Sports nutritionist and professional triathlete Pip Taylor provides tips on how to further educate yourself in sports nutrition.
Q: I am a triathlete and soon-to-be coach. Like you, I have a passion for food and nutrition and I want to further my education in nutrition science. Do you have any suggestions on the best way to give nutrition advice?
A: As a coach, you need to have a good understanding of nutrition for optimal training and race performance, but some particulars are best left to the experts. The challenge of being a good coach is to know your limitations and know when to seek outside help.
You will find that some athletes view nutritional guidance as an integral part of their coach/athleterelationship, while others will perceive their physical training and nutrition as separate entities. They might, at least at first, find it unnecessary or inappropriate to approach their coach for nutritional advice.
With more than 20 years from the athlete’s point of view, along with my experience as a nutritionist, I have formed some opinions on coaching styles, methods and approaches. However, I’ve never been on the other side of the fence, so I asked coaches Matt Dixon and Barb Lindquist for some tips. Both have extensive experience with elite and age-group athletes, and the added perspective of having been professional athletes themselves.
Although both coaches have their own unique coaching philosophies, they agree that nutrition is essential to performance and optimal health. Dixon stresses that a strong knowledge and understanding of the “four main pillars of performance”—the core sports (swim, bike, run), functional strength, recovery and nutrition—is needed by any coach. Lindquist shares these sentiments in regard to sports nutrition knowledge: “Inadequate fueling for training sessions, not to mention races, can completely undermine the perfect training program a coach creates.”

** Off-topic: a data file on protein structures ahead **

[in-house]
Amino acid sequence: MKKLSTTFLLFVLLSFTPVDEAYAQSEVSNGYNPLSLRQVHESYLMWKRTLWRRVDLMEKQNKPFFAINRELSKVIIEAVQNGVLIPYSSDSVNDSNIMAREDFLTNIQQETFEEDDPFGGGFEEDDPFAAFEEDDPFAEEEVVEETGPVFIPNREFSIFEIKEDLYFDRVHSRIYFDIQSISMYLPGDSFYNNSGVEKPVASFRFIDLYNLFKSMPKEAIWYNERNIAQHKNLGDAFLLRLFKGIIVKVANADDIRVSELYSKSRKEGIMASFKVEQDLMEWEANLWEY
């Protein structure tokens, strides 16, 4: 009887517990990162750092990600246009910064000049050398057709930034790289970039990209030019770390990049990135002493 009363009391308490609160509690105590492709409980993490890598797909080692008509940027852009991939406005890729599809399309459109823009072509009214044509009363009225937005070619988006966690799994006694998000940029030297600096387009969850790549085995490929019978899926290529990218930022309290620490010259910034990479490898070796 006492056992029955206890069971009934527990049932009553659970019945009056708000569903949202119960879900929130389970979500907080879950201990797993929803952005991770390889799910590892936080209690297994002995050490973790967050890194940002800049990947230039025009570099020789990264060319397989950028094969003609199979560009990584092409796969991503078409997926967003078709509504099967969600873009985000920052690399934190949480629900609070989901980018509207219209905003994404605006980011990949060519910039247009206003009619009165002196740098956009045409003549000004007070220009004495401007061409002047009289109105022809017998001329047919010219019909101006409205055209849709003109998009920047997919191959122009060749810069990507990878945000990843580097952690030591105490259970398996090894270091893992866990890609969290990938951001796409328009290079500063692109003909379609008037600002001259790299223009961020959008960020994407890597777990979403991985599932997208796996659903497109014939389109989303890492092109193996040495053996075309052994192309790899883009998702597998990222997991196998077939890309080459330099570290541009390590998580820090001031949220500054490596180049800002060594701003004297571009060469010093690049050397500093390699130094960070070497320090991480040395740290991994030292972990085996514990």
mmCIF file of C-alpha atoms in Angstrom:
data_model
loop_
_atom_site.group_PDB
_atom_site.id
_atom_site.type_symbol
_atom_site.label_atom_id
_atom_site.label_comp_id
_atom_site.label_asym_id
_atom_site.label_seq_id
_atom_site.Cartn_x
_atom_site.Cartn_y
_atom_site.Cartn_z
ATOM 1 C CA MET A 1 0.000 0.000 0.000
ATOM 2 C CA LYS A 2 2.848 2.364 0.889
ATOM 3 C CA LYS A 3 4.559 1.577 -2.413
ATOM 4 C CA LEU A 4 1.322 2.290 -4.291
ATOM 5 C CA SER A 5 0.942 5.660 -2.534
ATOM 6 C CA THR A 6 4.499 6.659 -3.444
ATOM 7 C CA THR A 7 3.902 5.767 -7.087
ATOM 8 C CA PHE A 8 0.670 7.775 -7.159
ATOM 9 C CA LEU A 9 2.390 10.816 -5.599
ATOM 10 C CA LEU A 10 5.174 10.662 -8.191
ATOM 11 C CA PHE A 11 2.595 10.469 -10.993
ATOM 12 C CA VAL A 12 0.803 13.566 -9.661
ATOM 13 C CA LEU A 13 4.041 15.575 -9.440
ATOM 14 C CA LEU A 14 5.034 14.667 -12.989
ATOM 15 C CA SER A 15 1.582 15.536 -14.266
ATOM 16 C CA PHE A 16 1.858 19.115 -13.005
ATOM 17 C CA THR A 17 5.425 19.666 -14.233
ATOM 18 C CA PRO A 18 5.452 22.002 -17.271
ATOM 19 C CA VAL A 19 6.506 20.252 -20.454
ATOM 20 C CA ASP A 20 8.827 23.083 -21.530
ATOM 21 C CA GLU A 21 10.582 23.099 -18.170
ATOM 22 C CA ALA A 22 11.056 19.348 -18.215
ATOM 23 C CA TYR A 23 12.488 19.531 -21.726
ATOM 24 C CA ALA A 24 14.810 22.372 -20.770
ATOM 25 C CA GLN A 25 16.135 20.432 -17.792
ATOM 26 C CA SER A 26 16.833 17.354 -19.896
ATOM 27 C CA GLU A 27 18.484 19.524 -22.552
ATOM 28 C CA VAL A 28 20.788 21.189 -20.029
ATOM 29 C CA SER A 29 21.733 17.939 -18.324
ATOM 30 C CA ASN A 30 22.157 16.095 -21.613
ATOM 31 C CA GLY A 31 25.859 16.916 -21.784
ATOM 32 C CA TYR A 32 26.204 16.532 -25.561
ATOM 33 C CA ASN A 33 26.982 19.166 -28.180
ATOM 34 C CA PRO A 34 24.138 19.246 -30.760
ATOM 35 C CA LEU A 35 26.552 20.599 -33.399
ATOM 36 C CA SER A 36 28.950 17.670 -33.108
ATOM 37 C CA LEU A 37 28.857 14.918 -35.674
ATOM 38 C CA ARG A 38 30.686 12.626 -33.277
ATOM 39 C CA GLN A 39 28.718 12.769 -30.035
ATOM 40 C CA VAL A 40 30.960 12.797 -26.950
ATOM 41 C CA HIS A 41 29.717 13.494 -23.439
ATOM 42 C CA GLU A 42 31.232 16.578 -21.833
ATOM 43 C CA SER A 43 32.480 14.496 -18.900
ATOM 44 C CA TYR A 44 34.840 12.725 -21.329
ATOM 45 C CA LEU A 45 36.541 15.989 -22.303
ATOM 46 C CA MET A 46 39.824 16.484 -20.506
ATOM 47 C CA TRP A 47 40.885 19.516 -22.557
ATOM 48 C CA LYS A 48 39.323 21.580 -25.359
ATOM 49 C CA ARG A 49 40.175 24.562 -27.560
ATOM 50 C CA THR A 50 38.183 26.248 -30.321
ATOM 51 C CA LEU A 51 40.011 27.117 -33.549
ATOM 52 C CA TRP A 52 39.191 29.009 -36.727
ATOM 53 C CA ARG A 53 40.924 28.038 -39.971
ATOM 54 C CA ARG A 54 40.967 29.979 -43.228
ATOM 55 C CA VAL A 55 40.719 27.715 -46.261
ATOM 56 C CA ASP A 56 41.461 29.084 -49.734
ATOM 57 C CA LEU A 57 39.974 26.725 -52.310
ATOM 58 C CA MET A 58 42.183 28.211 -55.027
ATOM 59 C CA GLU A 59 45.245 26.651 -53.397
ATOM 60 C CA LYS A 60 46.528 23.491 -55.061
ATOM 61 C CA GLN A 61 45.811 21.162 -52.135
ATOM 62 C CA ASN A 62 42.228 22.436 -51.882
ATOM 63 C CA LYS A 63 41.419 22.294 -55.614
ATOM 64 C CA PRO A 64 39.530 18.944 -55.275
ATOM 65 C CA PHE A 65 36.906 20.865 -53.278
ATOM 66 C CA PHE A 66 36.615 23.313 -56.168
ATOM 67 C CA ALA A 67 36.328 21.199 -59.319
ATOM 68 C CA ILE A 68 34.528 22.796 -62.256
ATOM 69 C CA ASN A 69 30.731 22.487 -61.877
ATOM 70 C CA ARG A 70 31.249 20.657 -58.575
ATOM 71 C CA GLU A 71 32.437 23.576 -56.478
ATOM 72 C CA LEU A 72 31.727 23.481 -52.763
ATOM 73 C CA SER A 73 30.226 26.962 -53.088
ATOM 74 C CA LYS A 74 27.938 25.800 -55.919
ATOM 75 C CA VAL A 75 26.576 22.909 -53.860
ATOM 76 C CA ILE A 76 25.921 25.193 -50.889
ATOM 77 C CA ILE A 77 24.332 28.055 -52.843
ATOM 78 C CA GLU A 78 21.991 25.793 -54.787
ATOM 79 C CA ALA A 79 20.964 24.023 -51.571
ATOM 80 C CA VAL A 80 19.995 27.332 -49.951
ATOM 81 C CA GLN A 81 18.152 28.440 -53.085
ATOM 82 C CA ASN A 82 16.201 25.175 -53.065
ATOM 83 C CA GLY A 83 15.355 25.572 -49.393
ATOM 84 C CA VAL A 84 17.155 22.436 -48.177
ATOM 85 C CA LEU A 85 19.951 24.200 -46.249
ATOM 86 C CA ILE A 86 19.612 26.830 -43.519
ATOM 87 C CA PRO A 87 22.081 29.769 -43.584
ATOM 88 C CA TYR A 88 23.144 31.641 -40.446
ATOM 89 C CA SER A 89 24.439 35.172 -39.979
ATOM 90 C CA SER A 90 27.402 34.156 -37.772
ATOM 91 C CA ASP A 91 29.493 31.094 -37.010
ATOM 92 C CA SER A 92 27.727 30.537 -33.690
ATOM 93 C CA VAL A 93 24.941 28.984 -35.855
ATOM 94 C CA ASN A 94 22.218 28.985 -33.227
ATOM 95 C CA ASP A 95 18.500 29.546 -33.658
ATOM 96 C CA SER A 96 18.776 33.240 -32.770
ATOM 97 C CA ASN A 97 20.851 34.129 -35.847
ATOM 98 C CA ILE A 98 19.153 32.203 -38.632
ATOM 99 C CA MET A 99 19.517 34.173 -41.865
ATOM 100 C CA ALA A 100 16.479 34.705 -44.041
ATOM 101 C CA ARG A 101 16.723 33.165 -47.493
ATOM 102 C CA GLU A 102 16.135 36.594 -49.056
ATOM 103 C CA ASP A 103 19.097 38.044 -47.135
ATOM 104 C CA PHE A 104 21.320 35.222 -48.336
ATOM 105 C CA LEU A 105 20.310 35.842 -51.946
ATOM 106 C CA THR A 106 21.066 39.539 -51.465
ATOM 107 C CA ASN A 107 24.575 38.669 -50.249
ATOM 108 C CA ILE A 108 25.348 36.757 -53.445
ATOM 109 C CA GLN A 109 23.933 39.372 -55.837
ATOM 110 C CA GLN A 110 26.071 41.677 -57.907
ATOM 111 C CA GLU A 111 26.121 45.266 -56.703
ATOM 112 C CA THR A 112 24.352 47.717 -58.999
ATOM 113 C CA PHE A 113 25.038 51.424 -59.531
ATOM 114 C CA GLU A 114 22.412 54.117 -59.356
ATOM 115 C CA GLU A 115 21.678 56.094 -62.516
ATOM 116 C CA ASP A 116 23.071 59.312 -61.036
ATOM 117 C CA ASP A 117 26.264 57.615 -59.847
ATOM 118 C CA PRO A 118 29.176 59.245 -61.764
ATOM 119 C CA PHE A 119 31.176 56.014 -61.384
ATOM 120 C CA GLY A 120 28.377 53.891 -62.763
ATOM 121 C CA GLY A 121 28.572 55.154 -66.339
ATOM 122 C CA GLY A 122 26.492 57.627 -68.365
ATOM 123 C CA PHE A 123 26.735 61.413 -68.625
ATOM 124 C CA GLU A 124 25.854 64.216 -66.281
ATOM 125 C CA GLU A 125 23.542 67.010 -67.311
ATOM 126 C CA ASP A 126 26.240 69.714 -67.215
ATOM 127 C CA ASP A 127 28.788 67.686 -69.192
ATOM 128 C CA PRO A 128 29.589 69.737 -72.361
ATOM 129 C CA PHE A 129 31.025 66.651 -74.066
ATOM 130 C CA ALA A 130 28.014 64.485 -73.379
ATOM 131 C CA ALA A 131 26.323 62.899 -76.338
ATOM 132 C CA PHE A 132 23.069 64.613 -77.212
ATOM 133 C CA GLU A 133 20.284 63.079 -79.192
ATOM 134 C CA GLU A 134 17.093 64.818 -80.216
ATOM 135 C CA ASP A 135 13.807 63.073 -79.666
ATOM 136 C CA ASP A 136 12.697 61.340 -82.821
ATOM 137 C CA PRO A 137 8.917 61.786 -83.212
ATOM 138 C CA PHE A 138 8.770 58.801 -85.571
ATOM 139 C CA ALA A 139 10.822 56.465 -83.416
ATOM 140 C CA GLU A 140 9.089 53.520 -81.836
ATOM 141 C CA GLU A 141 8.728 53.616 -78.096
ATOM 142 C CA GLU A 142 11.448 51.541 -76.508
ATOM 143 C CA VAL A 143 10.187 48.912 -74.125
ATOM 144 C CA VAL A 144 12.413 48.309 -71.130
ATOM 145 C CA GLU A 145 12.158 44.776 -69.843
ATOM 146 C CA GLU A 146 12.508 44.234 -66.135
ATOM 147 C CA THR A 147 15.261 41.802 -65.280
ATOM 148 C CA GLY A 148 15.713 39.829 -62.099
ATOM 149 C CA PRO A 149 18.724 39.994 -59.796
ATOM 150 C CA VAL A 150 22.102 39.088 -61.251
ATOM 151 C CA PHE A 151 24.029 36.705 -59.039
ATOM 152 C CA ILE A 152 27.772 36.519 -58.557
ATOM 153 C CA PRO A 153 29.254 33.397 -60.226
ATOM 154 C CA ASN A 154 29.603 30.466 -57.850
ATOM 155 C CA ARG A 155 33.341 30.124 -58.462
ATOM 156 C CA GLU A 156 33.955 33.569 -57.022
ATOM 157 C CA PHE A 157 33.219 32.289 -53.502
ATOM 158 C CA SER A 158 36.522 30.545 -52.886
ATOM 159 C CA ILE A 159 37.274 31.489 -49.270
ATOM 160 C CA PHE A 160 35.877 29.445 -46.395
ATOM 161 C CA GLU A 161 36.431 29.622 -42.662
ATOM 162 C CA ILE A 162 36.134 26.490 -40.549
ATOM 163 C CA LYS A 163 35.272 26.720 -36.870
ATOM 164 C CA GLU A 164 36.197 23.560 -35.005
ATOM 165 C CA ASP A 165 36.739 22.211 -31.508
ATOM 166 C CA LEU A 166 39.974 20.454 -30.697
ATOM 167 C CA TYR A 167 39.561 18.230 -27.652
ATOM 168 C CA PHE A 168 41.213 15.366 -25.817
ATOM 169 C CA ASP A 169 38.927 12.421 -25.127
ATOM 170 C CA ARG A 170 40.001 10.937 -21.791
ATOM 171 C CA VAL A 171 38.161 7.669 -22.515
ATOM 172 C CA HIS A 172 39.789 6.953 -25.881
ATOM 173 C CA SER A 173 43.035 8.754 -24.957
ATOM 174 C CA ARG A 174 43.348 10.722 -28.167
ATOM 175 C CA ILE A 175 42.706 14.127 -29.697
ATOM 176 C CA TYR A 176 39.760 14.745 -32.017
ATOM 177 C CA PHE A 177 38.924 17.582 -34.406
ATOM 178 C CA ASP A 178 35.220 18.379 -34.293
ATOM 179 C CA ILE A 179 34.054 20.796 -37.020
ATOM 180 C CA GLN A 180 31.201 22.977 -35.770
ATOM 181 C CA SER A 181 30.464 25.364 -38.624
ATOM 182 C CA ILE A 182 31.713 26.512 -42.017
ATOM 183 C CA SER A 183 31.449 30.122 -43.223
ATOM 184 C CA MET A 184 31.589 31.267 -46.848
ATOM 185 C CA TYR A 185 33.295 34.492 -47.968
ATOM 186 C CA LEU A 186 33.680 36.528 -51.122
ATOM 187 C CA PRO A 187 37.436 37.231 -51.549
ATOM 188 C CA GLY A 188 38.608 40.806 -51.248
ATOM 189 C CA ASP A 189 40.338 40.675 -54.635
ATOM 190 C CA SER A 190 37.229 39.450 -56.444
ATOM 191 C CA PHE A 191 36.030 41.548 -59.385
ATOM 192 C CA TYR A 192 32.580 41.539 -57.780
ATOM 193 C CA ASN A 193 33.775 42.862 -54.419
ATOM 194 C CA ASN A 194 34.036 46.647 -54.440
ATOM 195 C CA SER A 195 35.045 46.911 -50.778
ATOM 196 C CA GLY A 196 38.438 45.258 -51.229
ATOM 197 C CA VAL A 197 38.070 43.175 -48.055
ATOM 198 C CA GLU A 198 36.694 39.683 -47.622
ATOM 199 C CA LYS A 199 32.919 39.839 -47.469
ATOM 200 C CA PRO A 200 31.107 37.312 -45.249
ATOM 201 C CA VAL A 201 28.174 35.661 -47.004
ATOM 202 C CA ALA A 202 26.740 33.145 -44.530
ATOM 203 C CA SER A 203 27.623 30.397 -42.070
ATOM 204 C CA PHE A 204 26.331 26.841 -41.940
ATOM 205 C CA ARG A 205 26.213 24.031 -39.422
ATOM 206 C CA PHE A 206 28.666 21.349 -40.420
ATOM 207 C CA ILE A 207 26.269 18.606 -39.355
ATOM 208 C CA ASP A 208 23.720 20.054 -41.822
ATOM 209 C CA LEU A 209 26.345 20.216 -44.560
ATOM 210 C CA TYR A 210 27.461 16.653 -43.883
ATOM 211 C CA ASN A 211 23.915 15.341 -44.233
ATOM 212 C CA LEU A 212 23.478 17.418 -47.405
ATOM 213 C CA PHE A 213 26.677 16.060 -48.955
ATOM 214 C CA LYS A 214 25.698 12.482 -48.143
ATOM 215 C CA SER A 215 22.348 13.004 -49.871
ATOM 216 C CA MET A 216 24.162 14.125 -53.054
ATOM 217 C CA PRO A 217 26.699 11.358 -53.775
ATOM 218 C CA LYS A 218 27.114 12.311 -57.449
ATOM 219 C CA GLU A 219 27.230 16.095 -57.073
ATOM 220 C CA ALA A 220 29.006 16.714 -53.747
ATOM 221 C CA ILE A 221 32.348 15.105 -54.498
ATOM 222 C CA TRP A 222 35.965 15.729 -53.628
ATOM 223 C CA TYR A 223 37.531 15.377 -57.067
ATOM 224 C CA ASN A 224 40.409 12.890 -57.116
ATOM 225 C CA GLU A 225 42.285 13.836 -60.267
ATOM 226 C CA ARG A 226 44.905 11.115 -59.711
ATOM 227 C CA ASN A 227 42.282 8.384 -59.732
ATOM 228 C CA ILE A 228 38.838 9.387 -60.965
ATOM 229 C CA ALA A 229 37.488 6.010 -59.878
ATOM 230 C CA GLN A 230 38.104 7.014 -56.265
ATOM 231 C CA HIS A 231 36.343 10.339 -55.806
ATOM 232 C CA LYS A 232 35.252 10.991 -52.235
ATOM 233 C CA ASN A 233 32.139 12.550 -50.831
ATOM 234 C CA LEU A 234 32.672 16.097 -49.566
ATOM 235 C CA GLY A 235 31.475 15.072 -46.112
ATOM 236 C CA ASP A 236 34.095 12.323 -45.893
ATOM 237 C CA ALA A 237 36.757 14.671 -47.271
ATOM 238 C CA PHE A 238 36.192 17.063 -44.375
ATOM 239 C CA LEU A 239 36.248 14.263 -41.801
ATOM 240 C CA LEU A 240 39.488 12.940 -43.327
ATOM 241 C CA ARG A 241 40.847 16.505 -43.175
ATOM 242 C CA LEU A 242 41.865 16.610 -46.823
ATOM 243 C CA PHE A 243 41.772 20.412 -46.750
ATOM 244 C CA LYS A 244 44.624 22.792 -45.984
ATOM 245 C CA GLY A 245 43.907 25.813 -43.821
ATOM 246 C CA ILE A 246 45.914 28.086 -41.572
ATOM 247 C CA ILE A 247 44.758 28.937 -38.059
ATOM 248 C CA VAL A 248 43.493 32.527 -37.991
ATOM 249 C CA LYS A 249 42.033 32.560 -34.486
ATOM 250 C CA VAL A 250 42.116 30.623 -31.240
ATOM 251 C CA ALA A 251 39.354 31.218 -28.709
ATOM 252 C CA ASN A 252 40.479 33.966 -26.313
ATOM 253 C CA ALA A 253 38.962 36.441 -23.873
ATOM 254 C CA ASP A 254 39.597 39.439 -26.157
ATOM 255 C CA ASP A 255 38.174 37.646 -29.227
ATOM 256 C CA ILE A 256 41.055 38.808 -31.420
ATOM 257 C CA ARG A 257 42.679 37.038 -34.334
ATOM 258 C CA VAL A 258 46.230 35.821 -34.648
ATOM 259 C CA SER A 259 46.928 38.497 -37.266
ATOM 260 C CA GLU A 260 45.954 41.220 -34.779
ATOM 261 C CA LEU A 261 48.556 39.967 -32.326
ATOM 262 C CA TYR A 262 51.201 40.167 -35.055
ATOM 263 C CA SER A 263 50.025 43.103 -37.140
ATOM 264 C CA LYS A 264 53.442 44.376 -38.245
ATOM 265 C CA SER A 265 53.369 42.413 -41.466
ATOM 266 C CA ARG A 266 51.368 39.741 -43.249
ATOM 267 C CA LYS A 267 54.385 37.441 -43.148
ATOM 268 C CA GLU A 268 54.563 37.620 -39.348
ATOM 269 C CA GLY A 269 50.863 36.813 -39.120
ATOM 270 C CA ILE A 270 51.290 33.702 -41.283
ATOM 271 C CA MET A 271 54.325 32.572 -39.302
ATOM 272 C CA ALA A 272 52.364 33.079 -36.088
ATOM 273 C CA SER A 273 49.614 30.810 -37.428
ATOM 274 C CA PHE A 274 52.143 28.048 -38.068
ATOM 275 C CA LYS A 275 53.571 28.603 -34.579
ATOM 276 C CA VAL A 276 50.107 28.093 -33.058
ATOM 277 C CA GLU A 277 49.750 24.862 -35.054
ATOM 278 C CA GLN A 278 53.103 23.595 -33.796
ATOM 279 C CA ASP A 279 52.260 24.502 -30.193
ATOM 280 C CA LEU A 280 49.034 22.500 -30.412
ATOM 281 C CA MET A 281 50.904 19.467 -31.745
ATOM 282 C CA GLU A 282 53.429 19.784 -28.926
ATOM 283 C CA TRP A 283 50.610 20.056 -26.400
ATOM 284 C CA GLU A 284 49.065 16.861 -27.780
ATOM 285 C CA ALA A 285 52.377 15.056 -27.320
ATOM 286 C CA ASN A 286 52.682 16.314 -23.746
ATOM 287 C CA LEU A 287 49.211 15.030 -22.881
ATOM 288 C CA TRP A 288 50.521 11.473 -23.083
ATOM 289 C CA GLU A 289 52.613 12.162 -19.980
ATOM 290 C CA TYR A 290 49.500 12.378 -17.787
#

In triathlon, where performance is linked with body weight, issues can become complex. “A coach needs to be able to educate, guide and assist, but also has a responsibility to know his or her limits,” Dixon says. “I would never try to intervene on an eating disorder or specific disease-based nutrition issues—that’s for the trained specialists.” Lindquist also cautions coaches to tread carefully: “Addressing weight issues is always an uncomfortable discussion to have. If the topic is raised, it has to be discussed with love, and also needs to be discussed analytically in its relation to race success and overall general health, not self-worth.”
Another key consideration is the level of the athletes with whom you are working, and their particular goals. Lindquist believes in talking to new athletes about nutrition in the first conversation. “I make sure that their fundamental knowledge of nutrition, as it relates to athletics and life, is solid.”
For a professional or top-level age-grouper, nutritional needs may revolve around small changes to optimize performance. He or she may be looking at modifying race nutrition or manipulating body composition for different parts of the season, or making decisions based on weather or a specific race. For pros, these small tweaks might make a big difference in their paychecks. However, for the majority of age-group athletes who have entered the sport to get (or stay) fit, basic nutrition is the complement to their exercise.
Leading by example through your own eating habits is the best way to display integrity and instill confidence. Healthy eating in general should always come before eating for sports performance. After all, without the first you cannot have the platform for the latter.